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Friday, 23 November 1979
Page: 3006


Senator Keeffe asked the Minister representing the Minister for Primary Industry, upon notice, on 13 November 1979:

(1)   Has the Australian Government concluded fishing agreements, within the 200 mile Australian limit, with: (a) Japan; (b) Taiwan; (c) South Korea; and (d) the Soviet Union, and are agreements with any other countries being negotiated.

(2)   What fees have been paid to Australia for fishing rights by: (a) Japan; (b) South Korea; (c) Taiwan; and (d) the Soviet Union.

(3)   How many ships will be used within the 200 mile limit by each country.

(4)   How much fish, by weight, will each country be allowed to harvest in Australian waters during the first 12 months of operation of each agreement with the countries concerned.


Senator Webster - The Minister for Primary Industry has provided the following answer to the honourable senator's question:

(1)   (a) A Head Agreement on fisheries co-operation between Australia and Japan and a Subsidiary Agreement concerning access by Japanese tuna longline fishing vessels to the 200 mile Australian fishing zone was signed on 17 October 1979 and took effect from I November 1979, the date of commencement of the zone.

(b)   Agreements providing for access by Taiwanese trawlers and gillnetters to the Australian fishing zone as from 1 November 1979 have been signed by the Minister for Primary Industry and representatives of the Kailis Kaohsiung Fishing Company Pty Ltd, as agent for the Kaohsiung Fishing Boat Commercial Guild, and by the Chairman of the Guild.

(c)   A Head Agreement between Australia and the Republic of Korea was initialled by officials ad referendum to Governments on 1 December 1979 and the arrangements governing access to specific fisheries are under consideration at Commonwealth, State and industry levels. Negotiations are expected to recommence early next year.

(d)   No fisheries agreement has been concluded with the USSR.

No fisheries agreements are being negotiated with other countries at this time.

A number of feasibility fishing projects which involve the use of foreign vessels have been approved. These projects do not involve Government to Government agreements. I have given details of these projects in my answer to Parliamentary Question 4851.

(2)   (a) Under the Sudsidiary Agreement on tuna longlining Japan has agreed to pay a fee of $A 1.4m for access by Japanese vessels during the first year of the Agreement.

(b)   As no bilateral agreements for access have been concluded with the Republic of Korea, no access fees have been paid for fishing rights.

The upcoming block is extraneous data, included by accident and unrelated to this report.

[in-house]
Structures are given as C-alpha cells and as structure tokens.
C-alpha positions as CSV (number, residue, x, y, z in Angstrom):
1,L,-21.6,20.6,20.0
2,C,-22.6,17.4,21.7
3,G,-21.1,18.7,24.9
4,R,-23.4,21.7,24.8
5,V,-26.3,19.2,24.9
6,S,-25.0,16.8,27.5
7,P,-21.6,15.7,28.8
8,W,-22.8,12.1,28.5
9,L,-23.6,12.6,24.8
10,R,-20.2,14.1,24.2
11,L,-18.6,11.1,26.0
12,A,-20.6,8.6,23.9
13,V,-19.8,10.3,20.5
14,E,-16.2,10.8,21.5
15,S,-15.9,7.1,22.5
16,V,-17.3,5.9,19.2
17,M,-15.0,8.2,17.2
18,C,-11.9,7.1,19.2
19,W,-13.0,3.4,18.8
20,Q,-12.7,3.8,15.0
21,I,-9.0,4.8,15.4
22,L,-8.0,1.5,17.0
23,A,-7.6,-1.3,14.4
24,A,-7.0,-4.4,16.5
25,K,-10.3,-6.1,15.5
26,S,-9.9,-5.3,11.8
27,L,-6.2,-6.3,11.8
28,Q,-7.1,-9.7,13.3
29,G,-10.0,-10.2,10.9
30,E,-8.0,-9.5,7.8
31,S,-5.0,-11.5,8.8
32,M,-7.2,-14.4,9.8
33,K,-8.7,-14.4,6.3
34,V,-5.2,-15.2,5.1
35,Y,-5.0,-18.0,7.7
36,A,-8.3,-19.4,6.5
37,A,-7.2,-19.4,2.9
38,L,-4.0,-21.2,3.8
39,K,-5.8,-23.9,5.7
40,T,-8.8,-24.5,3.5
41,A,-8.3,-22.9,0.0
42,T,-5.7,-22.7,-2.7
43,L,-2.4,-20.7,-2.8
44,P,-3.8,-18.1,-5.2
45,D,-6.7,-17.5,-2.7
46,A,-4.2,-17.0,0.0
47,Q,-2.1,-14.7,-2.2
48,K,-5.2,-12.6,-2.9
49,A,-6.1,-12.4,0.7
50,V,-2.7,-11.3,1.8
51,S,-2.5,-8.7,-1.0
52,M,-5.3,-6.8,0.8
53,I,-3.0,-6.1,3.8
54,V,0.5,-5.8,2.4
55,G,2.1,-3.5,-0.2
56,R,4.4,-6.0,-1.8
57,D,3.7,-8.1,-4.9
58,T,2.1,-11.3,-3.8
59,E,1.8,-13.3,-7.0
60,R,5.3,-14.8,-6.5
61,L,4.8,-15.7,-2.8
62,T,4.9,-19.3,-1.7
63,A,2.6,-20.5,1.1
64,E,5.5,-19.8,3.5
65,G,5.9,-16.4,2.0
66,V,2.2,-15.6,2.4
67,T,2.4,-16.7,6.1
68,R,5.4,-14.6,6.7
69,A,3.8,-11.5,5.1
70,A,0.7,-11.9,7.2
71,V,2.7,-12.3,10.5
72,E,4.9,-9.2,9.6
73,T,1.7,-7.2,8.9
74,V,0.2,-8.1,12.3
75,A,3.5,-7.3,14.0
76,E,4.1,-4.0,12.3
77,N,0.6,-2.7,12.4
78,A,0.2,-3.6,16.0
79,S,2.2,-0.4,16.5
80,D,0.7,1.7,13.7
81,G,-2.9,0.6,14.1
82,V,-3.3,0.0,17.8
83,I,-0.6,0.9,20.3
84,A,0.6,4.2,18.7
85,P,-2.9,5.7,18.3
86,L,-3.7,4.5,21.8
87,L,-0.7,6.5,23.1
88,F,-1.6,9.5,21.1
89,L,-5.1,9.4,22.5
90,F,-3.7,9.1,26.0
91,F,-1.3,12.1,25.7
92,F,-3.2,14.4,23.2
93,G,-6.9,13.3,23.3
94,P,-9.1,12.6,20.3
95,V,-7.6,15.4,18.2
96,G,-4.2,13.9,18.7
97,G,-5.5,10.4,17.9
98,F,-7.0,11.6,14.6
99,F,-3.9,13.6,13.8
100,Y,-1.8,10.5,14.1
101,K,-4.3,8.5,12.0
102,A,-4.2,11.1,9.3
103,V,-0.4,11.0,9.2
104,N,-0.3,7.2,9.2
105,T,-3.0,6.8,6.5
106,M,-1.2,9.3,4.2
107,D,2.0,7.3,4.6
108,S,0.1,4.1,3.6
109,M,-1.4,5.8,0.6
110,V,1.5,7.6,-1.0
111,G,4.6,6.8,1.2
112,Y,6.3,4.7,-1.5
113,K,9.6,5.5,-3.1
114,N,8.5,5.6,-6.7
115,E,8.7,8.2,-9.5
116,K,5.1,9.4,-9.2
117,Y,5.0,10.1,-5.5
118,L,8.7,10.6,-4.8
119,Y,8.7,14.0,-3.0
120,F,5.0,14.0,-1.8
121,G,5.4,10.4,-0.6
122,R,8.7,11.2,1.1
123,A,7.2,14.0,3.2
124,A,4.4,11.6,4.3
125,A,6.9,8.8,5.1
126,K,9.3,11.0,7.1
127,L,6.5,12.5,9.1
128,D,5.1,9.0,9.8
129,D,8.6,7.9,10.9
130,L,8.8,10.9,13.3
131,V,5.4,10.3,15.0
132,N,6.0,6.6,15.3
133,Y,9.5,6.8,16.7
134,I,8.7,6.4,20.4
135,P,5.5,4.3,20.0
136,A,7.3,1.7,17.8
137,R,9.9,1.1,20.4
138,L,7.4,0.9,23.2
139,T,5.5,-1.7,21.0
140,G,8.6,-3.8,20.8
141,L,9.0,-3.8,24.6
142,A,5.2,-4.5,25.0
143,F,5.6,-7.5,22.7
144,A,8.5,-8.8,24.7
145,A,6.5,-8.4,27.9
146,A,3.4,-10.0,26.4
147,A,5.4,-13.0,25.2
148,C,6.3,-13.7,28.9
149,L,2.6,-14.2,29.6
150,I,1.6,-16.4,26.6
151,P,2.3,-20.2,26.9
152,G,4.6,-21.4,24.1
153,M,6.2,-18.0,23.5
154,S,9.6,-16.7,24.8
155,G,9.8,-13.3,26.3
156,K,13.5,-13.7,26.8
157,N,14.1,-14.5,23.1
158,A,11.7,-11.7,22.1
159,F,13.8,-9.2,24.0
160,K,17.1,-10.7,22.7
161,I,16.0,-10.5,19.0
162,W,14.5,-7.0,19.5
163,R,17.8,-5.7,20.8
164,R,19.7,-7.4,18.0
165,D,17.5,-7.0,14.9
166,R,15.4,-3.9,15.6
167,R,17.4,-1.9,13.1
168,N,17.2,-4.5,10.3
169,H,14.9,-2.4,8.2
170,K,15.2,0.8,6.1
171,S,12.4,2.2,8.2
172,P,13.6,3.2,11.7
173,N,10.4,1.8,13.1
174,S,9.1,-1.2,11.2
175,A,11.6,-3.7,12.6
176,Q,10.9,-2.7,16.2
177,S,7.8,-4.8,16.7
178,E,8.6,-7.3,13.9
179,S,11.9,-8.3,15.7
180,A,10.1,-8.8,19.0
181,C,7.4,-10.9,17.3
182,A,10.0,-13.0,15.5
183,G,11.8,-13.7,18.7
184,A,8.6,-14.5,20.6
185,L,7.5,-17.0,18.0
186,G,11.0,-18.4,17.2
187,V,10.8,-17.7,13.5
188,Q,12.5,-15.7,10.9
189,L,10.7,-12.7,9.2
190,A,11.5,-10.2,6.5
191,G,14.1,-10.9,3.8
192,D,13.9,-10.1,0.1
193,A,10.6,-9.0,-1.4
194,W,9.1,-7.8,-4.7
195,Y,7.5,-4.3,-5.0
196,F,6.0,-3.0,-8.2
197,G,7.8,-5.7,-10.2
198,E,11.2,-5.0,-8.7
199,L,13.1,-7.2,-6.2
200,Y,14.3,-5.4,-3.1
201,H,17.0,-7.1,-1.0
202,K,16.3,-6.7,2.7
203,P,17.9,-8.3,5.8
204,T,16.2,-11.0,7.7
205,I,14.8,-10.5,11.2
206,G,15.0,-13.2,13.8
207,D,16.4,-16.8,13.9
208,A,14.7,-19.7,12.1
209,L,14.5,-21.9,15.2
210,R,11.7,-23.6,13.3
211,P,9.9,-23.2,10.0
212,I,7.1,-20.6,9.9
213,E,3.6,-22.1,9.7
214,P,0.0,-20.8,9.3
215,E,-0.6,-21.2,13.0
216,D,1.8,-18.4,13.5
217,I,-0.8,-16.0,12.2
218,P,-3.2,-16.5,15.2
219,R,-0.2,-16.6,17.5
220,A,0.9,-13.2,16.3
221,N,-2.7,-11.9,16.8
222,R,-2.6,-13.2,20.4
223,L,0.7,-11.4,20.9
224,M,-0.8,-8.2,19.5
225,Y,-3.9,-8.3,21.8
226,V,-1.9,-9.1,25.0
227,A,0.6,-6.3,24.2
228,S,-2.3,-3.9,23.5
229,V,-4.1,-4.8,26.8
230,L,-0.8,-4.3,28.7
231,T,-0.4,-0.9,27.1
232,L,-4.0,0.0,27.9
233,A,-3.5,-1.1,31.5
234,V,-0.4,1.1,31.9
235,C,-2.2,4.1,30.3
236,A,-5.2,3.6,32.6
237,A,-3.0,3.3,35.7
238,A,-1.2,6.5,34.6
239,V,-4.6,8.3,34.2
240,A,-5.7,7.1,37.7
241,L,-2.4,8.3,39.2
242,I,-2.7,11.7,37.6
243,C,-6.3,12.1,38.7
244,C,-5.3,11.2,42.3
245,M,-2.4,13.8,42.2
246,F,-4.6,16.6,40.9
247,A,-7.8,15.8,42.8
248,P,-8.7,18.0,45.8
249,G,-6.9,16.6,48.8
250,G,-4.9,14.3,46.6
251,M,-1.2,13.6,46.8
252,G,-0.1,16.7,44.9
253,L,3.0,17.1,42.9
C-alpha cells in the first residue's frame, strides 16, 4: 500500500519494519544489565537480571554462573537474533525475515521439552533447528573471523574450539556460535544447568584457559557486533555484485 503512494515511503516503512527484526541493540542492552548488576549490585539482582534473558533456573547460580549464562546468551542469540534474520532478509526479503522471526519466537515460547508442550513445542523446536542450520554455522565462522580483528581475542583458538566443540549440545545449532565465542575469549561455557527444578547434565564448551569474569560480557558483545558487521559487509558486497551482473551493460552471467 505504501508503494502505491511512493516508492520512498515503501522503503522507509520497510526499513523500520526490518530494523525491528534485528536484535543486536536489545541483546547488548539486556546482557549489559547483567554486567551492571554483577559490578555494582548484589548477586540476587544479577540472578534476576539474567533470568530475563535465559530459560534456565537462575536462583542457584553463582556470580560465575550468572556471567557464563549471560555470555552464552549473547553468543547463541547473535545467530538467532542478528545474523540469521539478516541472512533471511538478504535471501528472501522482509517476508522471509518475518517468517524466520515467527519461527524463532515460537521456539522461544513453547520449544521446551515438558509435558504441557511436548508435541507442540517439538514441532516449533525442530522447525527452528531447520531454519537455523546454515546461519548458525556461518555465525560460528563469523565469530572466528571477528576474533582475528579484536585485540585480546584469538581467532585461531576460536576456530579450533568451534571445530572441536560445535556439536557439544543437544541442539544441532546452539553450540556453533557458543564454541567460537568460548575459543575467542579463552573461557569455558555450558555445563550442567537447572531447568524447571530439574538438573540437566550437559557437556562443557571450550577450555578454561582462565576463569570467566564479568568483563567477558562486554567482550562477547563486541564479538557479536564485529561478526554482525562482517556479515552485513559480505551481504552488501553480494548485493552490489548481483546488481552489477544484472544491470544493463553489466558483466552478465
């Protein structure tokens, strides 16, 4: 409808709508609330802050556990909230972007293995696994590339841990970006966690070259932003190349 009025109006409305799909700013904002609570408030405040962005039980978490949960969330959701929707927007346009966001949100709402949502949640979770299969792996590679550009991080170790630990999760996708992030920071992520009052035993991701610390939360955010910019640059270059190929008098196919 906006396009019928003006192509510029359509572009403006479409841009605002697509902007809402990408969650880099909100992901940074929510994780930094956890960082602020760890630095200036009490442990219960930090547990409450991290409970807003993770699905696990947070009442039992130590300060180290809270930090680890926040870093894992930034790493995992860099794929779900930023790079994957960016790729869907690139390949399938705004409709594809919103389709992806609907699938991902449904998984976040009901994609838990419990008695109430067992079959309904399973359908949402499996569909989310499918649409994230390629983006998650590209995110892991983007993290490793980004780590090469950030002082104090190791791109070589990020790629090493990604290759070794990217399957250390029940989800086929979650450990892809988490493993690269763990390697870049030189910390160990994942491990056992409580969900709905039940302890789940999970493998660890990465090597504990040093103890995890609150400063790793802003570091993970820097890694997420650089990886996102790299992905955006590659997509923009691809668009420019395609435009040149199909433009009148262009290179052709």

(c)   The agreements governing access by Taiwanese vessels provide for a payment of SA984.600.

(d)   As no bilateral agreements for access have been concluded with the USSR no access fees have been paid for fishing rights.

(3)   (a) Under the Subsidiary Agreement negotiated with Japan up to 350 tuna longline vessels are permitted access to the 200 mile Australian fishing zone. A number of Japanese vessels are also engaged in feasibility fishing projects, referred to under part I (d) above.

(b)   No vessels of the Republic of Korea are licensed to operate in the Austalian fishing zone under a bilateral fisheries agreement. A number of Korean vessels are engaged in feasibility fishing projects, referred to under part 1 (d) above.

(c)   The agreements governing access by Taiwanese vessels to the Australian fishing zone provide for access for 150 vessels.

(d)   No vessels of the USSR are licensed to operate in the Australian fishing zone under a bilateral fisheries agreement; however a feasibility fishing project involving 3 Soviet vessels has been approved, see 1 (d ) above.

(4)   (a) No allocation by weight has been made under the agreement with Japan which concerns longlining operations directed mainly at tuna. Tuna are highly migratory species. The various stocks range over wide areas of the Indian and Pacific Oceans. In the case of southern bluefin tuna, a species of particular interest to Australia, there is a world stock which ranges from the mid Atlantic to the mid Pacific The Australian fishing zone covers only part of the range of the tuna stocks which are fished within it. It would be difficult to predict the availability of fish in the Australian fishing zone as variations in the catch are primarly caused by changes in the ocean climate and variations in year class size which in turn are caused by variable survival of eggs and larvae and not the size of the spawning stock.

As might be expected, catch of tuna from the Australian fishing zone has varied considerably over the years. In the circumstances it was not considered practical to set quotas by weight at this time. Instead controls have been imposed on the number of vessels and the areas and periods m which they may fish.

(b)   No vessels of the Republic of Korea are licensed under a bilateral fisheries agreement to harvest fisheries resources from the Australian fishing zone.

(c)   The agreements coverning access by Taiwanese vessels to the Australian fishing zone provide for an allocation of 34,500 tonnes. The allocation represents a significant reduction on previous Taiwanese catches.

(d)   No vessels of the USSR are licensed under a bilateral fisheries agreement to harvest fisheries resources from the Australian fishing zone.







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